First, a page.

Share facilities with the neighbour schools

A thirds example is about classrooms with special equipment. The music room, the physics lab, and the gym are often among the most expensive rooms at a school, but at the same time they are usually the ones that are used the least, especially at small schools with only a few classes starting each year. (See text box) If a private school is about to upgrade these rooms or built new ones, it might be worth considering if they could instead rent the facilities of another school or encourage other schools to help finance the rooms and invite them to use them. In the previously mentioned model, there will be extra costs in connection to time and transportation and of the students, but it is reasonable to suggest that it is counterbalanced by the big investments and the relatively small business that would come out of establishing the rooms and upgrading them from time to time.  In the other model, they will have to let go of their ownership of their rooms and would frequently have visitors from other schools. Last but not least it is worth considering how different online teaching courses and virtual laboratories can become part of some courses and to some extend be an alternative to buying expensive equipment.

More functions under the same roof

Many private schools have become private schools due to demographics and logistics. They have been established in an area with a decrease in the number of children and an increase in the population spread together with a limited amount of day care opportunities for the youngest children. It is typically an area where the private day care takes place in private housing.  Altogether this means there it might be of interest to create space for the day care in the new private school and thereby ease the logistics for the parents, create continuity for the children, and increase collegiality for the teachers and day care personnel.   But it is also worth to consider other possibilities. People living in the countryside often have to drive quite far to get to work. If there is unused space at a school, it might therefore also be relevant to consider the possibilities of and test the interest for establishing an office hotel where parents and maybe others from the county working far away who could save time on transportation one or more ways a week while being close to the children and becoming part of a social and work related community with other parents from the school.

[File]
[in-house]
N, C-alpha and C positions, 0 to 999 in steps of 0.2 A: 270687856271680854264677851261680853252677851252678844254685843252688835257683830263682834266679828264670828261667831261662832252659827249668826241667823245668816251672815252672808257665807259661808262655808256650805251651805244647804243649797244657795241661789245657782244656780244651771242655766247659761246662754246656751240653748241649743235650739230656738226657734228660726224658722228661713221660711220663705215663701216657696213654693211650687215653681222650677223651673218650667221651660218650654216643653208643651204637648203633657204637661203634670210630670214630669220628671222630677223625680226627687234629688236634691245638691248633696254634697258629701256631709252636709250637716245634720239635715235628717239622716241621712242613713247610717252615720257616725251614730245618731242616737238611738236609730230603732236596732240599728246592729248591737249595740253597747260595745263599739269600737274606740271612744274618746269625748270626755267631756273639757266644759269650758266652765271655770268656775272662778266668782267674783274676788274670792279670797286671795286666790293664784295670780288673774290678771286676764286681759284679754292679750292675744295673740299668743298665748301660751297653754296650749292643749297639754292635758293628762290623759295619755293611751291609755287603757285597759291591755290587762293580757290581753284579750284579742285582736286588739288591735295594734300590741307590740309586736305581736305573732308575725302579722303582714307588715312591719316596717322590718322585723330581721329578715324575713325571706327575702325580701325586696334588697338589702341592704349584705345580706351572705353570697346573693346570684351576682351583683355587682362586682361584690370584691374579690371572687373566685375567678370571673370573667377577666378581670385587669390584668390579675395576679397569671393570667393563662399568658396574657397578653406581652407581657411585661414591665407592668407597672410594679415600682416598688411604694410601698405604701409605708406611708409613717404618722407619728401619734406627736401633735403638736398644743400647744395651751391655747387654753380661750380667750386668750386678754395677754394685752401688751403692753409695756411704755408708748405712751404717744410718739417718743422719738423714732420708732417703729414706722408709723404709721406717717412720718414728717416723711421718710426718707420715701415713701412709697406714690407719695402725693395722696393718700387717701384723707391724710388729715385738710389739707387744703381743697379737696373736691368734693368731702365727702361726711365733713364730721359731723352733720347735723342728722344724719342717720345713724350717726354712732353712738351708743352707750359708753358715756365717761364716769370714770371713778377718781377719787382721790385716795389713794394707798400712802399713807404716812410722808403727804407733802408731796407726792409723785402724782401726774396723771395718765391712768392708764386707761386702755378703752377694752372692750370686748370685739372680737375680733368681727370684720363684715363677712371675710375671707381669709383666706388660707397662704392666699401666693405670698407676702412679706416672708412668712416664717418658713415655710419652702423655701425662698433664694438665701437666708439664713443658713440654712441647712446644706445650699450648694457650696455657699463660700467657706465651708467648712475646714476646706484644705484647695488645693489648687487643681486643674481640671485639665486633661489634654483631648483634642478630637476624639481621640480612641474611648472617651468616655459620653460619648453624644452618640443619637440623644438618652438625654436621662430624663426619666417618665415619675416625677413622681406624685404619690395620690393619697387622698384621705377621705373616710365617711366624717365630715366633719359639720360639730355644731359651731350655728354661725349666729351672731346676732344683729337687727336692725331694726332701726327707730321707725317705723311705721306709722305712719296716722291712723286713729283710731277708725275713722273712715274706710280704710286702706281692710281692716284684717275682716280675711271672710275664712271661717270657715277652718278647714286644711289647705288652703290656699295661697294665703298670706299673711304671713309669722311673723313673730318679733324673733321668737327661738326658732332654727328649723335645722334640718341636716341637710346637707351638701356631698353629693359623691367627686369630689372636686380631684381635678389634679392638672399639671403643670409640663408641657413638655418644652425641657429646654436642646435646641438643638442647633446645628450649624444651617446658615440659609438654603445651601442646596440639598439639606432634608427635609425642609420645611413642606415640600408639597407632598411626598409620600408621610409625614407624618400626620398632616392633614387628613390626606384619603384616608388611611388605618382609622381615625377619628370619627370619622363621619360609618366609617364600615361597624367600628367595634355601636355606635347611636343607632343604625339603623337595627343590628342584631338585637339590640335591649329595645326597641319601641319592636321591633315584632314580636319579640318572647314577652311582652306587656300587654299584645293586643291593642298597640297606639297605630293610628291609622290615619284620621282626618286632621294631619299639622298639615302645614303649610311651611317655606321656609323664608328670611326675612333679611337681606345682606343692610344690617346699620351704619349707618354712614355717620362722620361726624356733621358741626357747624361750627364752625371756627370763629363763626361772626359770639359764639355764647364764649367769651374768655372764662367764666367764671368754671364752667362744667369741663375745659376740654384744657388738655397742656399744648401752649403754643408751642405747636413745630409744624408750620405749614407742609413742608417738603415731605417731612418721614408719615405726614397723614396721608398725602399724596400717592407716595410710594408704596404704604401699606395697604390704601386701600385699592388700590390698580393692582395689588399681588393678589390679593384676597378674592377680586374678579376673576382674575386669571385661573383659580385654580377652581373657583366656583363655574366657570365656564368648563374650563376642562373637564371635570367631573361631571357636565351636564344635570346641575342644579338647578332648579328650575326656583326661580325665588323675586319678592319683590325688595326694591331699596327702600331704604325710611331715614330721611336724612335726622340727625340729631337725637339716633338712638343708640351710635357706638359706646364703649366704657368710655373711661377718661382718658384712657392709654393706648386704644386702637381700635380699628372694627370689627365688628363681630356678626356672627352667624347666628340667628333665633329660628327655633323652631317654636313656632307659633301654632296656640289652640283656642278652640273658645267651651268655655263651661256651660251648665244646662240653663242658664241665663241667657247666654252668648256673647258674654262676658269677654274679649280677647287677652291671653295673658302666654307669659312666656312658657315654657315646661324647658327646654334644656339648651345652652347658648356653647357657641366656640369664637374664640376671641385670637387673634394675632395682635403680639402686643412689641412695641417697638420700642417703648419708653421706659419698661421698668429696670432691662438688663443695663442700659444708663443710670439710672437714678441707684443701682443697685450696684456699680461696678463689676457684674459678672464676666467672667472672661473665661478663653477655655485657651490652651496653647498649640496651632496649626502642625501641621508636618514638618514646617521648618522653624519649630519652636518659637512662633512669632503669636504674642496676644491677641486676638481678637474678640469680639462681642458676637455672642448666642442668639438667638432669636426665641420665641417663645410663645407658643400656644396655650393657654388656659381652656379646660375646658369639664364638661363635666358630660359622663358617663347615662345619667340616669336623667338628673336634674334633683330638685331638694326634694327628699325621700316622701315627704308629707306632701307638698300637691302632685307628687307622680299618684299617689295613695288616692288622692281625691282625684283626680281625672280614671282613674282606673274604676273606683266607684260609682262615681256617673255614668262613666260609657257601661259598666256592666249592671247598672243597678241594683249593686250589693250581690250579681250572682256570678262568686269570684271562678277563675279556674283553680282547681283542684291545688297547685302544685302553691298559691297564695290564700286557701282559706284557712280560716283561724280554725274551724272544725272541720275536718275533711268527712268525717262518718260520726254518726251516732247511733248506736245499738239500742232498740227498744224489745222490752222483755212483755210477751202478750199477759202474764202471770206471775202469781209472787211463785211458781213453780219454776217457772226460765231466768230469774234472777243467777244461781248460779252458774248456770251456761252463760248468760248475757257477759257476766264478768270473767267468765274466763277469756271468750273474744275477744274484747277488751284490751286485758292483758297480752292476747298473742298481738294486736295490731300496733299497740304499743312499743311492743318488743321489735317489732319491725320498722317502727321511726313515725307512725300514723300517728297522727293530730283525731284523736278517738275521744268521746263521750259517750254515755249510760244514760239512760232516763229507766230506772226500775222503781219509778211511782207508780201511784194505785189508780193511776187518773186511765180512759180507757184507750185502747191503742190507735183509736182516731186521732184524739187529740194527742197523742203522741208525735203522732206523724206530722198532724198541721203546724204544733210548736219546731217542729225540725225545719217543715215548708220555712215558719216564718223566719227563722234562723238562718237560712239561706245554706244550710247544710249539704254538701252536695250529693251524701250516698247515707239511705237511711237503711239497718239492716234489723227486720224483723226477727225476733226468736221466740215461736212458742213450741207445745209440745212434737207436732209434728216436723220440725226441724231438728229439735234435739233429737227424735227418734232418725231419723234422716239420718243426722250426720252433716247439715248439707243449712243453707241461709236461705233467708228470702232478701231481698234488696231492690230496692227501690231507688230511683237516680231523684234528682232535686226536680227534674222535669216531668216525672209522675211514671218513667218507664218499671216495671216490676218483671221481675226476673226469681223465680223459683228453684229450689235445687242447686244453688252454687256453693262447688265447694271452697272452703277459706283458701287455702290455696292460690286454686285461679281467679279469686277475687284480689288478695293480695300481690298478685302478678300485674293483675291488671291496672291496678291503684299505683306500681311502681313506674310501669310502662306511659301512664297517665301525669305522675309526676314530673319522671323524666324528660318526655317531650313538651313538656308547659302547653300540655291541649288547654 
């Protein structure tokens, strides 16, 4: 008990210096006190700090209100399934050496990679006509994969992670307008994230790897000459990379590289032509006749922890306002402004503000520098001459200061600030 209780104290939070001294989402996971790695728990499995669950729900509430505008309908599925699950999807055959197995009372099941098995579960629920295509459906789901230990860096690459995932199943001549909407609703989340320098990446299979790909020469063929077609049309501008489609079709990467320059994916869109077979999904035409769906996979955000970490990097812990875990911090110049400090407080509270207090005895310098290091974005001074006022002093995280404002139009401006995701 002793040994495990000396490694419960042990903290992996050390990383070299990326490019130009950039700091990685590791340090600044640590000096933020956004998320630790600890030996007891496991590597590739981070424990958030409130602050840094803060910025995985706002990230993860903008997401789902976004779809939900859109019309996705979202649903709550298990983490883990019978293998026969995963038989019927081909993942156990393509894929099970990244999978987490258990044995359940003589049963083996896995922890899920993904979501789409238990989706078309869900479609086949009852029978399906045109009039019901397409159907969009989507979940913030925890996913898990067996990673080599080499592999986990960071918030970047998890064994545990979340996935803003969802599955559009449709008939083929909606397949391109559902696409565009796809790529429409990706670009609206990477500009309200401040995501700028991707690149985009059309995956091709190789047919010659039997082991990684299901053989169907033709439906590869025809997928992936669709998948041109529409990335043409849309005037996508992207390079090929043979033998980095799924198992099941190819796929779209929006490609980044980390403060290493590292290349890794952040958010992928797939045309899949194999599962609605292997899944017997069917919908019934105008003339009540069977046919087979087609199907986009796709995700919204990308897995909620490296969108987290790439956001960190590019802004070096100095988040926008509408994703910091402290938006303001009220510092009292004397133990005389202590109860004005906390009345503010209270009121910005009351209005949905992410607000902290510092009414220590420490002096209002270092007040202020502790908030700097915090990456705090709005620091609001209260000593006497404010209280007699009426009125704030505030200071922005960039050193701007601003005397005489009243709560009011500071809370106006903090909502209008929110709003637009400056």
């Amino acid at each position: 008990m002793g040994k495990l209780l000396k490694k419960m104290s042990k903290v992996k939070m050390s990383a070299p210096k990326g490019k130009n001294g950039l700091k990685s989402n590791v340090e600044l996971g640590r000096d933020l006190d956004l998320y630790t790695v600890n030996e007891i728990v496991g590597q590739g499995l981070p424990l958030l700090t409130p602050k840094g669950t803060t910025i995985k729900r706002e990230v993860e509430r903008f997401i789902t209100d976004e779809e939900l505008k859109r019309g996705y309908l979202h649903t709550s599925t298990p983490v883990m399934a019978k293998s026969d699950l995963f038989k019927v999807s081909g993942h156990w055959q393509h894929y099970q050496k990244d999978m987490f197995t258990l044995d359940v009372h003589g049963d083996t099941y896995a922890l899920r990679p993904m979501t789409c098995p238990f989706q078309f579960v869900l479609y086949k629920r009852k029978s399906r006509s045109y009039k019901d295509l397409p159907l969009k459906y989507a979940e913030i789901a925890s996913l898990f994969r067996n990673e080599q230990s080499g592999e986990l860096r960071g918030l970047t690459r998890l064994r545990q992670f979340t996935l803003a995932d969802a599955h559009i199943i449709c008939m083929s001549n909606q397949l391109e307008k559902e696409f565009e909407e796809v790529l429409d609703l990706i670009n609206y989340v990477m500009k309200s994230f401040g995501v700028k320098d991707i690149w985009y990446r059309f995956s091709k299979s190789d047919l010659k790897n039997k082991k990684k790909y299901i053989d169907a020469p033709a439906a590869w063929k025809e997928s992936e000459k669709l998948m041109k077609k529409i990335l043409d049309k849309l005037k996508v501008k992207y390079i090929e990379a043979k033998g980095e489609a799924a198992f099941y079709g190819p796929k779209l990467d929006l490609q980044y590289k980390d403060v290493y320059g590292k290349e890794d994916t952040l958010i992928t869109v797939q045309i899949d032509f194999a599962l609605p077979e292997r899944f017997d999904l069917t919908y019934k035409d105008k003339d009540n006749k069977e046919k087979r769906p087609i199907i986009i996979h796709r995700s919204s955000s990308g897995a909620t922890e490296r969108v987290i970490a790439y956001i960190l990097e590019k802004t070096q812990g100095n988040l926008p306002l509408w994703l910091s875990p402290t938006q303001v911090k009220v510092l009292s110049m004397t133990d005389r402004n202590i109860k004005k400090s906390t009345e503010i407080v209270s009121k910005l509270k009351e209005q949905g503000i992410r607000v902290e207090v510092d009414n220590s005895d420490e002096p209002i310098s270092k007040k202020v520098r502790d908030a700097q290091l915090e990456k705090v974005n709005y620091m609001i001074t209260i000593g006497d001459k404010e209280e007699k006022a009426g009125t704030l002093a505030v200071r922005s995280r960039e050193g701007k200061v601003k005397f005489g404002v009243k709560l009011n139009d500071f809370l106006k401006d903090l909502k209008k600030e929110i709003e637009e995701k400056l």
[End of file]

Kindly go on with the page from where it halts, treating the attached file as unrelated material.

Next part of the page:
If you are building new buildings

If the private school needs rebuilding or an entire new building, here goes a last piece of advice. In the process that lies between the decision and when a competition programme or a building programme has been developed for an architectural competition or a total enterprise, it is typically wished to have different  user involving processes and needs analyses carried out. It is of course of high importance to get to an agreement about what the new space of the private school should be used for.

Nevertheless, if it is not prioritised to work on a correlation between function and space for visual design principles or function descriptions, the result of the user involvement will often become an unclear target board for the architects who are to make a proposal for the project. The consequence is that the architects who make a proposal for the project do not perceive the user needs as something binding. Architects typically do not mind this. It gives them free hands to be innovative. It may turn out to be a problem for the private school that has invested a lot of time in and commitment to the task, though, if they no longer recognise the wishes they had during the user involvement process.

Last but not least some basic rules for the good process:

  • Formulate vision and success criteria before you think about changes
  • Identify needs and group characteristics before you start thinking about solutions
  • Get insight into facts so you will not believe in myths!
  • Management involvement is a condition for user involvement
  • User involvement is a condition for changing ownership


Do you want your educational intentions and your educational practise to shine through the space you will be moving into or do you want the space to influence your educational ways? Many things are set before the actual moving in.


By Morten Fisker.